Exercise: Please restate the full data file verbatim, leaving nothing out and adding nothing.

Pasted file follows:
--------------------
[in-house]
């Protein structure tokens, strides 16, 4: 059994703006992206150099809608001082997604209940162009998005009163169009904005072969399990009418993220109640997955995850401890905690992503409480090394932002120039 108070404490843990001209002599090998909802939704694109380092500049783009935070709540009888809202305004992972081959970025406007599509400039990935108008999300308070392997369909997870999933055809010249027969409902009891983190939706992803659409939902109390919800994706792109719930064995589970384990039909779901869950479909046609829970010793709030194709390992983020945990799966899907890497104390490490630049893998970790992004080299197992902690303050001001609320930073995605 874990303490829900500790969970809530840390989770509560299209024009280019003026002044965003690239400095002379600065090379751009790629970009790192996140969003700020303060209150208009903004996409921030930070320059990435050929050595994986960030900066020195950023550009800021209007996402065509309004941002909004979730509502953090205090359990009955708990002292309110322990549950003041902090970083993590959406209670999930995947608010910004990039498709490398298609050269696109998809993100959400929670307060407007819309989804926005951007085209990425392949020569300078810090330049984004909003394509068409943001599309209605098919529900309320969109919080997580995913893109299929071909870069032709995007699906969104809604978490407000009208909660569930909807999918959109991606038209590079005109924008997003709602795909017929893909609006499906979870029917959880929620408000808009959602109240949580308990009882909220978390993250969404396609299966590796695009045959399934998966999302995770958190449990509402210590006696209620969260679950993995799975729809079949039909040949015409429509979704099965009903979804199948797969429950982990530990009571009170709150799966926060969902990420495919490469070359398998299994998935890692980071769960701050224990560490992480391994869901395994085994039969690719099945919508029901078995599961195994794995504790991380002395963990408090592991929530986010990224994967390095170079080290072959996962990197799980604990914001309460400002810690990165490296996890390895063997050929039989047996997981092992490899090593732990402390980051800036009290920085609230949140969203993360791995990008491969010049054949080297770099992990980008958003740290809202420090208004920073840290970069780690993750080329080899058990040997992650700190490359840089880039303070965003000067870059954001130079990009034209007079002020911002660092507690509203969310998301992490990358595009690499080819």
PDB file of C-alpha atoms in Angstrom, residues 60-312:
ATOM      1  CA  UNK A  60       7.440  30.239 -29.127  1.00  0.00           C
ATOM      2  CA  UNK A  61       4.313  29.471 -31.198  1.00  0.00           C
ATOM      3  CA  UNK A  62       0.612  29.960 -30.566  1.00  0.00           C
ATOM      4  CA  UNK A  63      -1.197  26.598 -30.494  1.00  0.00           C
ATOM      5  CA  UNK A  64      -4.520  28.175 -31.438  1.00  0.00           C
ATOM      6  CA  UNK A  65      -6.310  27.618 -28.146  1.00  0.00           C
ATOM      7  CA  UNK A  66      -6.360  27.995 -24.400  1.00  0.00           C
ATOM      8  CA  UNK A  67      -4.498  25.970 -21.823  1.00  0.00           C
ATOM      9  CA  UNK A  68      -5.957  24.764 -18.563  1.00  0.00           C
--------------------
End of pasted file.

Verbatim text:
[in-house]
């Protein structure tokens, strides 16, 4: 059994703006992206150099809608001082997604209940162009998005009163169009904005072969399990009418993220109640997955995850401890905690992503409480090394932002120039 108070404490843990001209002599090998909802939704694109380092500049783009935070709540009888809202305004992972081959970025406007599509400039990935108008999300308070392997369909997870999933055809010249027969409902009891983190939706992803659409939902109390919800994706792109719930064995589970384990039909779901869950479909046609829970010793709030194709390992983020945990799966899907890497104390490490630049893998970790992004080299197992902690303050001001609320930073995605 874990303490829900500790969970809530840390989770509560299209024009280019003026002044965003690239400095002379600065090379751009790629970009790192996140969003700020303060209150208009903004996409921030930070320059990435050929050595994986960030900066020195950023550009800021209007996402065509309004941002909004979730509502953090205090359990009955708990002292309110322990549950003041902090970083993590959406209670999930995947608010910004990039498709490398298609050269696109998809993100959400929670307060407007819309989804926005951007085209990425392949020569300078810090330049984004909003394509068409943001599309209605098919529900309320969109919080997580995913893109299929071909870069032709995007699906969104809604978490407000009208909660569930909807999918959109991606038209590079005109924008997003709602795909017929893909609006499906979870029917959880929620408000808009959602109240949580308990009882909220978390993250969404396609299966590796695009045959399934998966999302995770958190449990509402210590006696209620969260679950993995799975729809079949039909040949015409429509979704099965009903979804199948797969429950982990530990009571009170709150799966926060969902990420495919490469070359398998299994998935890692980071769960701050224990560490992480391994869901395994085994039969690719099945919508029901078995599961195994794995504790991380002395963990408090592991929530986010990224994967390095170079080290072959996962990197799980604990914001309460400002810690990165490296996890390895063997050929039989047996997981092992490899090593732990402390980051800036009290920085609230949140969203993360791995990008491969010049054949080297770099992990980008958003740290809202420090208004920073840290970069780690993750080329080899058990040997992650700190490359840089880039303070965003000067870059954001130079990009034209007079002020911002660092507690509203969310998301992490990358595009690499080819």
PDB file of C-alpha atoms in Angstrom, residues 60-312:
ATOM      1  CA  UNK A  60       7.440  30.239 -29.127  1.00  0.00           C
ATOM      2  CA  UNK A  61       4.313  29.471 -31.198  1.00  0.00           C
ATOM      3  CA  UNK A  62       0.612  29.960 -30.566  1.00  0.00           C
ATOM      4  CA  UNK A  63      -1.197  26.598 -30.494  1.00  0.00           C
ATOM      5  CA  UNK A  64      -4.520  28.175 -31.438  1.00  0.00           C
ATOM      6  CA  UNK A  65      -6.310  27.618 -28.146  1.00  0.00           C
ATOM      7  CA  UNK A  66      -6.360  27.995 -24.400  1.00  0.00           C
ATOM      8  CA  UNK A  67      -4.498  25.970 -21.823  1.00  0.00           C
ATOM      9  CA  UNK A  68      -5.957  24.764 -18.563  1.00  0.00           C